Hagerup is one to watch

Chris Hagerup is garnering acclaim as one of the best kicking and punting prospects in the class of 2007, but the Whitefish Bay, Wis., product also wants to prove himself a scholarship-worthy quarterback when he has the opportunity to throw the ball more as a senior.

Chris Hagerup is redefining the punt, pass and kick challenge.

The 6-foot-4, 197-pound class of 2007 prospect from Whitefish Bay, Wis., is being recruited as a kicker, punter and as a quarterback, and is receiving kudos as a prospect at all three positions.

Hagerup is waiting for his first scholarship offer, but he is receiving interest from "every Big Ten school", he said in a telephone interview last week, and far-flung Division I programs such as Colorado, Stanford and Arizona.

What is fascinating about Hagerup is that he has effectively only played organized football for two years, and the first was purely as a kicker. He is an impressive athlete; at the Scout.com Combine in Iowa City he ran the 40-yard dash in 4.64 seconds, completed the 20-yard shuttle in 4.34 seconds and broad jumped 10 feet.

"Last year was just my first year playing quarterback," Hagerup said. "So a lot of schools want to see another year… They are all going to want to see that senior-year highlight tape and see what I do."

Directing a wing-T offense last season, Hagerup completed 61 of 130 passes for 796 yards, seven touchdowns and five interceptions, according to the Milwaukee Journal Sentinel. He also rushed 53 times for 132 yards and a touchdown.

"Last year I did pretty well considering the fact that we did the run ball about 85 percent of the time with the wing T," Hagerup said.

"When you see him play, you just can't believe he's only played football for two years and that 2005 was his first year at (quarterback)," Whitefish Bay head coach Jim Tietjen said in a press release. "He's an incredible athlete and a very quick study."

Hagerup will have more opportunity to show off his wares this fall, as Whitefish Bay is transitioning to the use of a spread offense.

"We are changing our offense to the spread rather than the wing T (we ran) last year," Hagerup said. "So that's another big factor. So I'll be able to throw the ball a little bit."

"I guess (the wing T) was good for a (first-year) starter and not being really familiar with exactly what the position is," Hagerup said. "Now that I look back on it I wish I could have thrown a lot more. But I'm really excited about the spread offense next year."

New to the gridiron

Hagerup grew up playing soccer, and also played organized basketball and baseball prior to high school.

"I played (soccer) just because our team was really good, and I was pretty good as a player," Hagerup said. "I played because I had been playing.

"But I really actually enjoyed football. I always played pickup games, and I did some flag football leagues. But you couldn't do both with soccer.

"Finally, once I tore my ACL, that was just like the final straw. And then I decided to pursue football. But it happened, ironically, that I tore my other ACL the second week of (football) practice."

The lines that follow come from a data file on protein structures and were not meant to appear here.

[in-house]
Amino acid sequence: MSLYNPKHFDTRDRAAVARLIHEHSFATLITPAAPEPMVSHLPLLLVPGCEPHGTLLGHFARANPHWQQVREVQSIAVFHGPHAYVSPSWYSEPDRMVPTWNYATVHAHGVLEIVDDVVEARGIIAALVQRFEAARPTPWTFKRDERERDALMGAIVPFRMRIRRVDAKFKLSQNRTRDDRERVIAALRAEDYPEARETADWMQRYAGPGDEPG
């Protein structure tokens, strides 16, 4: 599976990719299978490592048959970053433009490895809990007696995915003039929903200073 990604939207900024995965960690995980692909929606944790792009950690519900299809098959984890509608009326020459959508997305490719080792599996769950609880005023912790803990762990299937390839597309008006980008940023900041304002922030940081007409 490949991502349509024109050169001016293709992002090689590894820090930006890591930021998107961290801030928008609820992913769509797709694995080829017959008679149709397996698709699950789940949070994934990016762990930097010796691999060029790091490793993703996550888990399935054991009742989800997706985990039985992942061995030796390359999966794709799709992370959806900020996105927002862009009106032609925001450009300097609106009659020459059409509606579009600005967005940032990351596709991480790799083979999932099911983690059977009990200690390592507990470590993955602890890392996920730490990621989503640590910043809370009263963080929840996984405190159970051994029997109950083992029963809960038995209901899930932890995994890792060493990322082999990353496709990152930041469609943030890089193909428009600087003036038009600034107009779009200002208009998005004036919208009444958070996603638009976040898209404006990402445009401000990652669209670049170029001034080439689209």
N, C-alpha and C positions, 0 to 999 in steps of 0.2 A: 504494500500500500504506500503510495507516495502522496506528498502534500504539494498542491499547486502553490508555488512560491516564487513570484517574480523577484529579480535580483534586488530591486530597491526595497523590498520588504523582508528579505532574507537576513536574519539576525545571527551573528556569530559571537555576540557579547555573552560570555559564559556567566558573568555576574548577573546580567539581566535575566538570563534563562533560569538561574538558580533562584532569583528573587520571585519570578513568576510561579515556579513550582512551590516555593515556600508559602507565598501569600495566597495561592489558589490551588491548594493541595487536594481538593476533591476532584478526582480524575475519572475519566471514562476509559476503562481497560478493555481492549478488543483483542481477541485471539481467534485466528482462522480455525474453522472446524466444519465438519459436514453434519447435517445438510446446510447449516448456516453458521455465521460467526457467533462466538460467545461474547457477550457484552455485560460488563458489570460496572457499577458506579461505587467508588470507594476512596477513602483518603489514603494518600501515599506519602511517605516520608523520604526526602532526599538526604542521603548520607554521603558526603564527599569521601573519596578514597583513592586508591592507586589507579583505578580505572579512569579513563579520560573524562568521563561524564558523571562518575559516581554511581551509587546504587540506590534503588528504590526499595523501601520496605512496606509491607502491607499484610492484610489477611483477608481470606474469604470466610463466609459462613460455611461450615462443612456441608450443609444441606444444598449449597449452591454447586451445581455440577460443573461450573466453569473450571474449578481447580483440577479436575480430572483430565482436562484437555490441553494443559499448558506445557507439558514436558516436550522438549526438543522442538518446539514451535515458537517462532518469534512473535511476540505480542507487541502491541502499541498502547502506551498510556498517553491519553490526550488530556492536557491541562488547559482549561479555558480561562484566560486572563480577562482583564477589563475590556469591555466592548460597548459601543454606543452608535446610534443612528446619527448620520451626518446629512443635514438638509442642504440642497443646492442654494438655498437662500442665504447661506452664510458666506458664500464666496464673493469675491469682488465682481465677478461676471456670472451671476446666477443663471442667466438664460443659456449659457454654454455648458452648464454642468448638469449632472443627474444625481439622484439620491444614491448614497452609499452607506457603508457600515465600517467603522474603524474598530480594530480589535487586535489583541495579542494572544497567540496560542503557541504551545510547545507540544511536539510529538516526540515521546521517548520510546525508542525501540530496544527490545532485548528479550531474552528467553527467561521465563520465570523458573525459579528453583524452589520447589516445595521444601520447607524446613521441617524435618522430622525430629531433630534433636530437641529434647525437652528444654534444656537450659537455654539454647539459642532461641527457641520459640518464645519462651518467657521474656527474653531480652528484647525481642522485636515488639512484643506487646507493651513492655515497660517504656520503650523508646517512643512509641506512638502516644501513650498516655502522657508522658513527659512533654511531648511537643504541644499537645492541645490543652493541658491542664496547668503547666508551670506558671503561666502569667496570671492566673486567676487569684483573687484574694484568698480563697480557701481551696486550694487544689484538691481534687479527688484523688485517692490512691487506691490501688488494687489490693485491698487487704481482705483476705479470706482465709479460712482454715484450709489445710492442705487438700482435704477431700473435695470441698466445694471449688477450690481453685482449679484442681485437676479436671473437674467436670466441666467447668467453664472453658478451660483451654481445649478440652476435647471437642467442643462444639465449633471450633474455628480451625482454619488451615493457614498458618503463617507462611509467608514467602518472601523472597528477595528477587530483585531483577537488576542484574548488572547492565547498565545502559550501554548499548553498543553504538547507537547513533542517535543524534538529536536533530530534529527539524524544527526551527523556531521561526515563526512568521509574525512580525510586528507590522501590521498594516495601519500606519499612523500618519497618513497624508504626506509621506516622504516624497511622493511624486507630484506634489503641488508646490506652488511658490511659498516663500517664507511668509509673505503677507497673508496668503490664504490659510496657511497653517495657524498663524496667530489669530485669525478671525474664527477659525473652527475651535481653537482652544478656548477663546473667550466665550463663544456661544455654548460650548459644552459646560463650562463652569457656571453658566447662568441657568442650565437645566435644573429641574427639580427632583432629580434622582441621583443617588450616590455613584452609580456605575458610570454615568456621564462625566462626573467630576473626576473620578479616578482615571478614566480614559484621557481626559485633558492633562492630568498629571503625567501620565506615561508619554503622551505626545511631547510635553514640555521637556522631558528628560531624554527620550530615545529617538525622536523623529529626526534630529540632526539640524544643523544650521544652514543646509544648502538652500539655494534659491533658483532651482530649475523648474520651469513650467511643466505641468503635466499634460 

Hagerup tore the anterior cruciate ligament in his left, non-kicking, knee in April 2003, while playing soccer near the end of his eighth grade year.

He actually went out for football as a freshman that August, but he tore his anterior cruciate ligament in his right knee in the "fourth or fifth practice."

"They were saying it was going to be six months to a year" for rehabilitation, Hagerup said, of his first ACL injury. "And I came back within like three months, and I was really excited about football. Then it happened again."

"It was kind of tough to deal with," he said. "The second time I did it I knew within five seconds. It was the same exact feeling. I was, ‘Oh, no.' But I fought back."

Hagerup made another rapid recovery and actually returned to play in the last game of the season for Whitefish Bay's freshman squad.

"Actually, the funny thing is I was going to be quarterback freshman year, because the coaches had seen me and they thought I had a really good arm, and I had speed and I was tall," Hagerup said. "But the last play of our freshman year they actually put me in at quarterback and I threw a 60-yard touchdown pass at the end of the game."

That was Hagerup's first play in an organized football game.

"Then sophomore year, I would (have been) playing quarterback, but I threw out my arm in baseball," Hagerup said. "I think I had a minor tear in my shoulder… So I wasn't able to throw sophomore year. So I just kicked sophomore year."

Last fall he was finally able to enjoy a season playing quarterback, in addition to kicking and punting, on Whitefish Bay's varsity. He was an all-conference punter and an honorable mention all-conference kicker.

Hagerup played basketball and baseball his freshman and sophomore years, but chose to focus on football this year.

"I haven't lost love for the game," he said of baseball, "but it's kind of hard to do with the amount of the time it takes up in the summer and all these colleges that I'm trying to get to…

"I've been playing basketball for about six years now. But I was gone pretty much every weekend for different kicking and quarterback events. That doesn't really go too well with the coaches when you are skipping basketball for other sports.